China-led bank partners with World Bank in Metro-Manila flood management project

(L-R) DPWH Sec. Mark Villar and World Bank Country Director Mara Warwick (Photos: /

By Lara Climaco | FilAm Star Correspondent

China-led Asian Infrastructure Investment Bank (AIIB) selected the Metro Manila Flood Management Project as its first foray in the Philippines. In a co-financing arrangement with the World Bank (WB), AIIB will provide US$207.6 million of the US$500-million cost to modernize drainage areas in the metropolis, reduce the amount of garbage accumulated near these drainage areas and to clear waterway areas of informal settlers whose presence there place their lives at risk and worsen flooding in the nation’s capital.

The WB is forking over the other US$207.6 million, while the Philippine government will contribute counterpart funding amounting to US$84.79 million to cover the project cost.

The concessional loans from the AIIB and WB each carries a 25-year term and includes a grace period of 14 years. Approved late last month for funding, the project officially starts this month and is expected to be completed by May 2024.

“The master plan will take 25 years to implement but this phase of modernizing Metro Manila’s pumping stations will ensure that several million residents will be less vulnerable to floods,” Department of Public Works and Highways (DPWH) Sec. Mark Villar was quoted in the press release announcing the loan approval.

Mara Warwick, WB country director for Brunei, Malaysia, the Philippines and Thailand, as well as AIIB Director General for Investment Operations Supee Teravaninthorn likewise hailed the project as an important step in fighting poverty, with the poorest populations living near drainage areas most at-risk during storm surges and the flooding that follows heavy rains.

“Investing in sustainable infrastructure is a key priority for AIIB and we feel this project is a great fit for our first investment in the Philippines,” Teravaninthorn was quoted in the press release.

“When floods occur, peoples’ capacity to earn a living is constrained, impoverishing many more. Hence, investments that improve flood management also strengthen the country’s efforts to fight poverty as well as boost resilience against the impact of climate change,” Warwick added.

Engineer Lydia Aguilar of the DPWH’s Flood Control Management Cluster told FilAm Star that existing pumping stations would be upgraded with more efficient and higher capacity units, while new pumping stations would be built in strategic areas of Metro Manila. The project also involves the clean-up of related waterways, improving solid waste management within the vicinity of the drainage system served by the targeted pumping stations. The resettlement component includes informal settler families within the vicinity of pumping stations and those affecting the proper operation and maintenance of the selected pumping stations and associated drainage systems.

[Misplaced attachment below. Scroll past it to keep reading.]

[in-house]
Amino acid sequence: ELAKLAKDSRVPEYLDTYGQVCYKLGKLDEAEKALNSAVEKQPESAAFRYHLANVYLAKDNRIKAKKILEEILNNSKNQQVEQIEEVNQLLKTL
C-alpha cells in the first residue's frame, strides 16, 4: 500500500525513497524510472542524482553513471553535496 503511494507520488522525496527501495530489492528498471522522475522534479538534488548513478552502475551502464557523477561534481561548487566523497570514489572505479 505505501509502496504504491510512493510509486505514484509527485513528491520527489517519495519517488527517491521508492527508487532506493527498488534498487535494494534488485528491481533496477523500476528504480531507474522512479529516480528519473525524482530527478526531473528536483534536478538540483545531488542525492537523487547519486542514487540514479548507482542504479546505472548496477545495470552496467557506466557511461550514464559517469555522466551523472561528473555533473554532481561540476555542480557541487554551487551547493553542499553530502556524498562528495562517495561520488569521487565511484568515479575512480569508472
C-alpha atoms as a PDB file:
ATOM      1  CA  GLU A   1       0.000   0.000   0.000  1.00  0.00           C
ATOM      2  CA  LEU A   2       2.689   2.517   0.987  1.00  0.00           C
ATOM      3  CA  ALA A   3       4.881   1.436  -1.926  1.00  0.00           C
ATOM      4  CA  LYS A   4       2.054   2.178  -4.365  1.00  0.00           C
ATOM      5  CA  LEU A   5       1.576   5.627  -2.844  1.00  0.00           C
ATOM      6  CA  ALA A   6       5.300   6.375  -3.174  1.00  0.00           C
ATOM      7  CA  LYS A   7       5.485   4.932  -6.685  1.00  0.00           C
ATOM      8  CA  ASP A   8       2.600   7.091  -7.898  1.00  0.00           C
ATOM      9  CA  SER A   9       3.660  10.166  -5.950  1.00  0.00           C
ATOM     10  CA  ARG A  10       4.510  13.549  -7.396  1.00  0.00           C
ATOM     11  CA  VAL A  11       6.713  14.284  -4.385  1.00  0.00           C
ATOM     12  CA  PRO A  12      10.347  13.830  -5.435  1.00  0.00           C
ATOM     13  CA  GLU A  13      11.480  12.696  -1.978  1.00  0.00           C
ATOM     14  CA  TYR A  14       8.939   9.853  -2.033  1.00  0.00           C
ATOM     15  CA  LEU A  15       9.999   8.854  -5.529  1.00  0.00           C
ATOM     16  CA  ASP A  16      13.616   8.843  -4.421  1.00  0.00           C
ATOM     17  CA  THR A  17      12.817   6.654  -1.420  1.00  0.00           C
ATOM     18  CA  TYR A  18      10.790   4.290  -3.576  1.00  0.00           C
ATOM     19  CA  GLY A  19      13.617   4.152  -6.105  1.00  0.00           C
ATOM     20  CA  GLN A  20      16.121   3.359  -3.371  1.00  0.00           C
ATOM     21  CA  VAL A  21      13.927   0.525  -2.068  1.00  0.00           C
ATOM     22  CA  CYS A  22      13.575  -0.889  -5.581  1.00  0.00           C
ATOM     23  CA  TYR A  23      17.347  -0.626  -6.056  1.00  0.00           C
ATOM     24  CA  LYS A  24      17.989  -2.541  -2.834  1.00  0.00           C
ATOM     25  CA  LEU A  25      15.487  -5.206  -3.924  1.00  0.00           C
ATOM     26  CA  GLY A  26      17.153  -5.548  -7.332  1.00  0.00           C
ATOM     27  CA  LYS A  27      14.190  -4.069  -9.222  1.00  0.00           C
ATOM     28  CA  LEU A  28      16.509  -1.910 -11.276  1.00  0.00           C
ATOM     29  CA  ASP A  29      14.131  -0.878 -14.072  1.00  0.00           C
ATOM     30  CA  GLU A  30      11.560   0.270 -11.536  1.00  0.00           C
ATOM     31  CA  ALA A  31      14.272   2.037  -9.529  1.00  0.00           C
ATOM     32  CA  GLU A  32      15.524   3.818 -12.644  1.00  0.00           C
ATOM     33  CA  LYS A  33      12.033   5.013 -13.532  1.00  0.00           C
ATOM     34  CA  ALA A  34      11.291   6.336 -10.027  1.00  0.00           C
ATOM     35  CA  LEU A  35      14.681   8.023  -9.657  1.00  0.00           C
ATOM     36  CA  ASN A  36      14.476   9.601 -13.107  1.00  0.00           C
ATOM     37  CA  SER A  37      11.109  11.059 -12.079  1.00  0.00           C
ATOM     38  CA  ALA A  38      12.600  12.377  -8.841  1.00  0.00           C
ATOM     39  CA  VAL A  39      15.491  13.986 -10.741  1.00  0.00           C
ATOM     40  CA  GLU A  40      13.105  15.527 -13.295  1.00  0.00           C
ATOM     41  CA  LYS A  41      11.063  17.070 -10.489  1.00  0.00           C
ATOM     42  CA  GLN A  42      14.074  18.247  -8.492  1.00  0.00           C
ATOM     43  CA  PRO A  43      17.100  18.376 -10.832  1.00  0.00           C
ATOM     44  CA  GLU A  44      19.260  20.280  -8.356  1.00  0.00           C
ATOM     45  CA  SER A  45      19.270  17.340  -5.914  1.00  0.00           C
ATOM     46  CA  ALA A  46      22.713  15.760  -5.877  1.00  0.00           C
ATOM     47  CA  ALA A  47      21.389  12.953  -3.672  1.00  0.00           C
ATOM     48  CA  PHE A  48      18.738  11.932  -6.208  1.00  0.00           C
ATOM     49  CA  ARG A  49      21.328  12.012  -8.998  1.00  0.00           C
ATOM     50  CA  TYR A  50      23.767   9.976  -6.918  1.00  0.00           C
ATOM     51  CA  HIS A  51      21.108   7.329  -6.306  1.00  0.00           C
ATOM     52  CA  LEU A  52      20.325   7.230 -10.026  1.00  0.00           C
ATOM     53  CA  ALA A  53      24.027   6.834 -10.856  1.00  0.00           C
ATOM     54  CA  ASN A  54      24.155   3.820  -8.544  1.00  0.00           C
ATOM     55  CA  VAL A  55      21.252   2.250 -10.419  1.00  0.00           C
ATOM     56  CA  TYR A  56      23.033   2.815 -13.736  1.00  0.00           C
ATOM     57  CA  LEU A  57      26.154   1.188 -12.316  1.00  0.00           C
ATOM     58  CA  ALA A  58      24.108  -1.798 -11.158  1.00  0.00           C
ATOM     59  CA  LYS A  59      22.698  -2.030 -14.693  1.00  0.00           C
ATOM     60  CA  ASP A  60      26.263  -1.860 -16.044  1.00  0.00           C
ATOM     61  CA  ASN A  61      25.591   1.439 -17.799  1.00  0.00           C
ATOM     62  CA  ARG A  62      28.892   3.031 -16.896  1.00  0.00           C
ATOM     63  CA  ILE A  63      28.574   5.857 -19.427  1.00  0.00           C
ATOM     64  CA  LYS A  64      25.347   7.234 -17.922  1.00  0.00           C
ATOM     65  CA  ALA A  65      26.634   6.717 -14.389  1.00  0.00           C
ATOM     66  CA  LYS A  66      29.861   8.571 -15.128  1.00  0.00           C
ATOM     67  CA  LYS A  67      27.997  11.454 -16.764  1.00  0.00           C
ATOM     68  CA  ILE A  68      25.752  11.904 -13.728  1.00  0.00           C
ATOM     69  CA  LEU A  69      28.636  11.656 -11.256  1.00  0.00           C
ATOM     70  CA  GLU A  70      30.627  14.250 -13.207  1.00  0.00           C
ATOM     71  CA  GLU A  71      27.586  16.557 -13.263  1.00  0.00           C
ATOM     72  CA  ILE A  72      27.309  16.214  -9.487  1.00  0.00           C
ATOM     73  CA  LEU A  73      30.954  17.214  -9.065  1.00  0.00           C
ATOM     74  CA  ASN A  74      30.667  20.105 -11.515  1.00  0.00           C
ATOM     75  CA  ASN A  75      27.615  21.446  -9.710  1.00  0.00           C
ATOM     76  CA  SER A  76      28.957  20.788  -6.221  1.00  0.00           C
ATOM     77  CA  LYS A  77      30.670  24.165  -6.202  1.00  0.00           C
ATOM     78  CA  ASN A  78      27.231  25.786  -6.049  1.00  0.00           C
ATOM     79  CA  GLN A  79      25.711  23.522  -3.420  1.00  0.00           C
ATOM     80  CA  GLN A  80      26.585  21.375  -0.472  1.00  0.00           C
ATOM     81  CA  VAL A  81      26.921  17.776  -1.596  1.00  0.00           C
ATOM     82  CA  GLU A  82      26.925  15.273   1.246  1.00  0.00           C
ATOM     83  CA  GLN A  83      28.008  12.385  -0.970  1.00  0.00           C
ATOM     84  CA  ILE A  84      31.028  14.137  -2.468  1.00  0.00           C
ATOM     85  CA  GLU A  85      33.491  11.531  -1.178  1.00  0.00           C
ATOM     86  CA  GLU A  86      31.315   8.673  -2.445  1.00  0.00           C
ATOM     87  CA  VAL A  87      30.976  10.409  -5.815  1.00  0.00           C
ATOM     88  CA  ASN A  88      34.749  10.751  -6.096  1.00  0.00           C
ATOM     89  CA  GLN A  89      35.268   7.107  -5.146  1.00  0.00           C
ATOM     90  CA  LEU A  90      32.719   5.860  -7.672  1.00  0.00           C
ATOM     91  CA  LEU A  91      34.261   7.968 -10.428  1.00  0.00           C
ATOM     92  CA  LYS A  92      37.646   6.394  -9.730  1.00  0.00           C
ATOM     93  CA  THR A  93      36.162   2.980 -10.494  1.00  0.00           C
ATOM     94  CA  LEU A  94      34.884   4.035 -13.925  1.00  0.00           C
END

“Designing and investing in a better drainage system would reduce the vulnerability of the population to future flood events and would improve people’s health conditions,” Aguilar said.

“Good international practices” would be the basis for selecting equipment to be used for the project’s modernization component, she added. International competitive biddings will be conducted for the procurement of goods and services, in line with the WB’s procurement guidelines.

“There will be no contractors specified for this project as this is open to all countries that are interested and are eligible to participate that can comply with all the necessary requirements,” Aguilar said in reply to a query on whether an American company, the Dutch or the Japanese would be tapped for the project.

Project documents show that most pumping stations will be designed by the DPWH either in-house or with the support of engineering consultants. Contractors would then be tapped to manufacture and install custom-built pumps, and for associated civil works. Especially for new pumping stations, the agency is open to adopting “design, manufacture and install” practices.

The Metro Manila Flood Management Project covers an estimated drainage area of 11,100 hectares, focusing on 56 potentially critical drainage areas across Metro Manila. About 20 new pumping stations will be constructed and some 36 existing pumping stations improved, along with related fixtures such as trash racks and flood gates.

A total of 370,000 households, involving some 1.7 million people, will directly benefit from the project, which will be immediately implemented in the Vitas, Balut and Paco drainage areas in Manila, Tripa de Galina in Pasay, and the Labasan drainage area in Taguig.

About US$45 million worth of procurement contracts is expected to be awarded on the project’s first year alone. The project will be implemented over the next seven years.

“The Philippines is a founding member of AIIB, as well as a developing country with huge infrastructure development need. AIIB is willing to provide financing support to improve Philippine’s infrastructure in the coming future,” said Song Liyan, senior communication officer at AIIB, in reply to questions on how much support the bank would extend to the Duterte administration’s massive “Build, Build, Build” program, which relies heavily on official development assistance.

As a rule of thumb, AIIB supports only high-standard infrastructure projects that are financially sustainable, environmentally friendly and socially acceptable, it was added. AIIB has approved financing amounting to US$3.49 billion across 11 countries in less than two years since its founding. Most of its approved projects are co-financed with other multilateral development banks.

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